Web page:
Forthcoming regulations from the Pennsylvania Department of Health could give university-connected research hospitals and their affiliated medical-marijuana companies an unfair advantage in the state’s medical-marijuana industry. Several of the current phase-one permit holders across the state tell Pittsburgh City Paper it's an advantage so big, that it could put them out of business.
“This thing was put in the original bill and sold as research,” says one individual who was awarded a phase-one permit last summer, speaking of Chapter 20 of the Pennsylvania Medical Marijuana Act. The permit holder spoke on the condition of anonymity, fearing retribution for speaking out. “We went through a lengthy process, but under the law [known as Chapter 20], these academic medical-research centers have close to a 100 percent chance of winning. And the way these regulations are being written in their favor, they could put us all out of business.”
Last June, the state issued 12 grower/processor permits to applicants through a competitive application process. A week later, the state granted permits the same way to 27 dispensaries, each of whom could open three locations, although these permit holders were restricted from placing more than one dispensary in a single county. All applicants, which numbered in the hundreds, were graded on a number of criteria and given a rating out of 1,000 possible points. Sales have just begun at some dispensaries, and the last grower/processor was just recently allowed to begin operations. As phase one of the program is beginning, industry insiders say the addition of Chapter 20 licensees is going to make running their businesses harder, just as they begin to get their businesses off the ground.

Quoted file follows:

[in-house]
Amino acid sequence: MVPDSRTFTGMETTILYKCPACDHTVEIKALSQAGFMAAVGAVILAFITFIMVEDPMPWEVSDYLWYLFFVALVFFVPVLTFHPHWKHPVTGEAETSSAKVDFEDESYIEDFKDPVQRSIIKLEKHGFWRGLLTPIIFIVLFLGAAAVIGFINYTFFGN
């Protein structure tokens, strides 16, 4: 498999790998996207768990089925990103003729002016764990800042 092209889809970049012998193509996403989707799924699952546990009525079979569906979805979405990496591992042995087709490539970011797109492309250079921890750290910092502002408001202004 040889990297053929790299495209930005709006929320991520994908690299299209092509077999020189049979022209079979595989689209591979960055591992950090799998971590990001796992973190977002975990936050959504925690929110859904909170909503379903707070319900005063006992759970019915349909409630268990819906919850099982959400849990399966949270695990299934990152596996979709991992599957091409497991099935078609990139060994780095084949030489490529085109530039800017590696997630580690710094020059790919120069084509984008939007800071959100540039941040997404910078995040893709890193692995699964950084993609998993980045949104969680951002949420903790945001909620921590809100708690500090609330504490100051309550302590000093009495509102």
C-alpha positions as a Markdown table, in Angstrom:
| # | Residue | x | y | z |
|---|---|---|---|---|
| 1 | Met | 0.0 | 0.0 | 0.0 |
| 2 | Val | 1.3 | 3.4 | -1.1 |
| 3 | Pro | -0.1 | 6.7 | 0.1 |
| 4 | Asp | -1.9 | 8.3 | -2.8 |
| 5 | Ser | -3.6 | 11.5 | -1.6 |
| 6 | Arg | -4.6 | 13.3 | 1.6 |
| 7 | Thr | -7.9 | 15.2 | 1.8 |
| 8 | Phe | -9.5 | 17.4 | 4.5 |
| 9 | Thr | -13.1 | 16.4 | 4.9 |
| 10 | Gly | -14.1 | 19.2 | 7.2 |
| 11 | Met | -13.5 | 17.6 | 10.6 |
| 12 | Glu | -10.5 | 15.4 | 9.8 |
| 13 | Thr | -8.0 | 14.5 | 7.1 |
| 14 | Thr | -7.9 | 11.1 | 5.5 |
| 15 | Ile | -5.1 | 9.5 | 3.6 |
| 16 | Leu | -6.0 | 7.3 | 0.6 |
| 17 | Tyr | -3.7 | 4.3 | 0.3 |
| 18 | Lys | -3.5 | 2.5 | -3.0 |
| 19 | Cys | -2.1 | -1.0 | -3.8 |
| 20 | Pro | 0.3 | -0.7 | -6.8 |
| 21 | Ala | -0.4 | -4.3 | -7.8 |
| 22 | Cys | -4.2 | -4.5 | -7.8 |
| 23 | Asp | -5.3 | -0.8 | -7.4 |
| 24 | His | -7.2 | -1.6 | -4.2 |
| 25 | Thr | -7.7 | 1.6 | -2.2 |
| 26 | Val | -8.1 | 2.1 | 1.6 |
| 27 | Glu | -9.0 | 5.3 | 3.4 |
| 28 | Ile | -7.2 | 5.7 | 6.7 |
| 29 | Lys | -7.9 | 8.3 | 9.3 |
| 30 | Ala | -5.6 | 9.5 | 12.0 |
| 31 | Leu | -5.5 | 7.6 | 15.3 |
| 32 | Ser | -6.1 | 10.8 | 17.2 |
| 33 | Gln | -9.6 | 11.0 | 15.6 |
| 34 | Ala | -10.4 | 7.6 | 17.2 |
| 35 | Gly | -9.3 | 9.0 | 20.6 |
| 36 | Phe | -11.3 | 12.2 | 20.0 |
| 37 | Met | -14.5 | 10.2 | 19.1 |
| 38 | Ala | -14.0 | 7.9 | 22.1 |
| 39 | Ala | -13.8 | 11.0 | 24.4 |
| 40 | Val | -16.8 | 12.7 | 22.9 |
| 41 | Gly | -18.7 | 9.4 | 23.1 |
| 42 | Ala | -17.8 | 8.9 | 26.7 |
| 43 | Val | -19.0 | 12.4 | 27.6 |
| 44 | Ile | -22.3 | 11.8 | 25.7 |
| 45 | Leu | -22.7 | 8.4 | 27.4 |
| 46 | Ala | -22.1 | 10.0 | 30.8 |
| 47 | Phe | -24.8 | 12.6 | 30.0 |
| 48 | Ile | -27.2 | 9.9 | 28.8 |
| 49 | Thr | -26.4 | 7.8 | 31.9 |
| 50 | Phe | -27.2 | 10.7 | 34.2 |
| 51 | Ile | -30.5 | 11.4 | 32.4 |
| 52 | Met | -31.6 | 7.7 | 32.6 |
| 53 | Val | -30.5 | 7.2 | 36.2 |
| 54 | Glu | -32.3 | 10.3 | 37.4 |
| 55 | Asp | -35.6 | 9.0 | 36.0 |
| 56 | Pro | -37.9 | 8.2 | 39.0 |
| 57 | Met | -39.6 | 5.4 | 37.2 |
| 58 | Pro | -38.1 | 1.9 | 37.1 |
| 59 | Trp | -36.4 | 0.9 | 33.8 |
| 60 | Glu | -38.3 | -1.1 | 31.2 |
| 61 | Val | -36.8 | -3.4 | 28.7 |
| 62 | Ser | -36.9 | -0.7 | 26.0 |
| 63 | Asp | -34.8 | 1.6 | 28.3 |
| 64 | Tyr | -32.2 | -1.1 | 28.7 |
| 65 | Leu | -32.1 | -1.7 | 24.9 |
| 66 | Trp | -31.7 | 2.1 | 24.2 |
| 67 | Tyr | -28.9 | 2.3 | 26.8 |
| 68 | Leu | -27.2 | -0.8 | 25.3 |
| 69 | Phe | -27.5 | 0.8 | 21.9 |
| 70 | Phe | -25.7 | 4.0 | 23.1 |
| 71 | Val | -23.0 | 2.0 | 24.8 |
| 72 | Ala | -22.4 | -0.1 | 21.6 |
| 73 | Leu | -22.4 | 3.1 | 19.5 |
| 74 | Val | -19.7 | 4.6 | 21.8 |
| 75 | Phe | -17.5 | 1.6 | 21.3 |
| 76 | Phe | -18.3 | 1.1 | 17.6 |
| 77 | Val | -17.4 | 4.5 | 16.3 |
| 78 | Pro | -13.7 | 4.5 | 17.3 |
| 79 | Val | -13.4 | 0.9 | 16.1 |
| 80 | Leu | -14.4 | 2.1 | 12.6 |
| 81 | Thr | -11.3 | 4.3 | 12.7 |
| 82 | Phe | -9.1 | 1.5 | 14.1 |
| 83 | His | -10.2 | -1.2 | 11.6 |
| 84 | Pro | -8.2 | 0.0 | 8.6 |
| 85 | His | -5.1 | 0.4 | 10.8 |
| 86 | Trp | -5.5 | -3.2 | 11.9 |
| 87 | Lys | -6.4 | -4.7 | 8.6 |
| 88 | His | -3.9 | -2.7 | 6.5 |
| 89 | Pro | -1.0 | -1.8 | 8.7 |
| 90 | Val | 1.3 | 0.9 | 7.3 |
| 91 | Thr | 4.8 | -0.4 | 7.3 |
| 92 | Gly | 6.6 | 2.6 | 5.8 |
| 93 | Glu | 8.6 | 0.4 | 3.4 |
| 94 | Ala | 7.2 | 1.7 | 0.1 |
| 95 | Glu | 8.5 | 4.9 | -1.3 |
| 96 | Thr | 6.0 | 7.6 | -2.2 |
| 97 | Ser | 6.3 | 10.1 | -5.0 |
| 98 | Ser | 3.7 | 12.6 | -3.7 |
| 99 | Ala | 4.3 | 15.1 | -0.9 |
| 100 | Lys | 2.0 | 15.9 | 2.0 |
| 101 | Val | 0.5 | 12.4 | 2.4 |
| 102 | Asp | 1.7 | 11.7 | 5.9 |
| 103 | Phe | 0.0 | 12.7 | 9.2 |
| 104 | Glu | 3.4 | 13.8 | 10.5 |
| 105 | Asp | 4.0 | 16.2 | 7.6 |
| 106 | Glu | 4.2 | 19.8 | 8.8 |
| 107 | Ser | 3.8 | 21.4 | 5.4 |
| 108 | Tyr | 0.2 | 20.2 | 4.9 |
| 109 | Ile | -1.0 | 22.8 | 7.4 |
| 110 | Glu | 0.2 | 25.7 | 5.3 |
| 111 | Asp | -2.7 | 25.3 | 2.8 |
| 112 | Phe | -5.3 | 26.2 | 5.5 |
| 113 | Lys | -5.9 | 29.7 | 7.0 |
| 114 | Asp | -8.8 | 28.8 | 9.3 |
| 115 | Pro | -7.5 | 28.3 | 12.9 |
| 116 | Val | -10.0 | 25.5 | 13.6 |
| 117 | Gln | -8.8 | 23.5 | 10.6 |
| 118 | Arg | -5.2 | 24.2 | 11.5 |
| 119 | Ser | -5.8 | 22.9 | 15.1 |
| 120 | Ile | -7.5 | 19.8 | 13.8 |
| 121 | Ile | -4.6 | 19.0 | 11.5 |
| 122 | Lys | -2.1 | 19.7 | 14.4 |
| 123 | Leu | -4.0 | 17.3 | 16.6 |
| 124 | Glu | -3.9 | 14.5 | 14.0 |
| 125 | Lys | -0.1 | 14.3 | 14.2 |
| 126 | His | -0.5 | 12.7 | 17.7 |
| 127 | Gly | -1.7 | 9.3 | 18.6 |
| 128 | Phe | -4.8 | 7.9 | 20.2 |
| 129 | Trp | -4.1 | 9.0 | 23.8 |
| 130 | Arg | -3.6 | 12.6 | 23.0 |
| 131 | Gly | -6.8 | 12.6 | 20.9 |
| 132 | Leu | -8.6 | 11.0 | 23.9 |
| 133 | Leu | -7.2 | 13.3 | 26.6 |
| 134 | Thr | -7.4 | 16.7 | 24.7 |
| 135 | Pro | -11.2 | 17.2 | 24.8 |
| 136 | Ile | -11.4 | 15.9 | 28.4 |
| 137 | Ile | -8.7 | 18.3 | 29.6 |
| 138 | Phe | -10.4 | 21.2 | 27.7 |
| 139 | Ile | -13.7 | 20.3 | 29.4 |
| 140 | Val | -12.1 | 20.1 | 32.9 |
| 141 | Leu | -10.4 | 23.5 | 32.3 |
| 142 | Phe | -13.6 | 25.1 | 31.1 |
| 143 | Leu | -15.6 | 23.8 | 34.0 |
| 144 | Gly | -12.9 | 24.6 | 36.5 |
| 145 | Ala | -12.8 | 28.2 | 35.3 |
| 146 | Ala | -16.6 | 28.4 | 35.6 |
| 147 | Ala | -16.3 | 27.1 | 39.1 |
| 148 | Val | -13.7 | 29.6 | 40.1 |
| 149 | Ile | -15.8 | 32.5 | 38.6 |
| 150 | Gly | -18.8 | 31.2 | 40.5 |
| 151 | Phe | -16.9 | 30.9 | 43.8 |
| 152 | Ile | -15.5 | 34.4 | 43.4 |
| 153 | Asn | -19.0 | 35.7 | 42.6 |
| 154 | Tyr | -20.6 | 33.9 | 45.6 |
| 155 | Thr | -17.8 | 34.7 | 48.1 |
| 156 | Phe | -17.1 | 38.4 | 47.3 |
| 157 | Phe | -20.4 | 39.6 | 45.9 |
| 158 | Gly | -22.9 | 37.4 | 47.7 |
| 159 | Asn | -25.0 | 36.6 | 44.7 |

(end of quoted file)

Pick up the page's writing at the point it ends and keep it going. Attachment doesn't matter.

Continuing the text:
“If I had known that this is what Chapter 20 would become,” the anonymous permit holder tells CP, “I probably never would have invested my money into getting a license, because this is an unfair way to do business.”